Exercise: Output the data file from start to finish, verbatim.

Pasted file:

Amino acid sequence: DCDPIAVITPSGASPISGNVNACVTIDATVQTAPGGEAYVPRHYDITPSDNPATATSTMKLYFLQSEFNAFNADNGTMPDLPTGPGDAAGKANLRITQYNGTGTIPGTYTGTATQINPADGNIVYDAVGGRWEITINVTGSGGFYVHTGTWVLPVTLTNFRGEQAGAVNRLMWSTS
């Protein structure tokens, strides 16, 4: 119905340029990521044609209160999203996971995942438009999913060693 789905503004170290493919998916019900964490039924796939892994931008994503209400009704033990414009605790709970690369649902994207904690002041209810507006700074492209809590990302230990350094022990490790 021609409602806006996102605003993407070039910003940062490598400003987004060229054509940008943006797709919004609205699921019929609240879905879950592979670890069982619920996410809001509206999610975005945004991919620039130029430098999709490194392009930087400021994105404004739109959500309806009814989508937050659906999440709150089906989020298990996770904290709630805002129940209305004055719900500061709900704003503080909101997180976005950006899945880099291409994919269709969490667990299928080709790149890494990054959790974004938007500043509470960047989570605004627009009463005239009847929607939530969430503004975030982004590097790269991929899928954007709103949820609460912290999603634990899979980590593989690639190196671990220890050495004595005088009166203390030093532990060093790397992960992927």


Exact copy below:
Amino acid sequence: DCDPIAVITPSGASPISGNVNACVTIDATVQTAPGGEAYVPRHYDITPSDNPATATSTMKLYFLQSEFNAFNADNGTMPDLPTGPGDAAGKANLRITQYNGTGTIPGTYTGTATQINPADGNIVYDAVGGRWEITINVTGSGGFYVHTGTWVLPVTLTNFRGEQAGAVNRLMWSTS
């Protein structure tokens, strides 16, 4: 119905340029990521044609209160999203996971995942438009999913060693 789905503004170290493919998916019900964490039924796939892994931008994503209400009704033990414009605790709970690369649902994207904690002041209810507006700074492209809590990302230990350094022990490790 021609409602806006996102605003993407070039910003940062490598400003987004060229054509940008943006797709919004609205699921019929609240879905879950592979670890069982619920996410809001509206999610975005945004991919620039130029430098999709490194392009930087400021994105404004739109959500309806009814989508937050659906999440709150089906989020298990996770904290709630805002129940209305004055719900500061709900704003503080909101997180976005950006899945880099291409994919269709969490667990299928080709790149890494990054959790974004938007500043509470960047989570605004627009009463005239009847929607939530969430503004975030982004590097790269991929899928954007709103949820609460912290999603634990899979980590593989690639190196671990220890050495004595005088009166203390030093532990060093790397992960992927």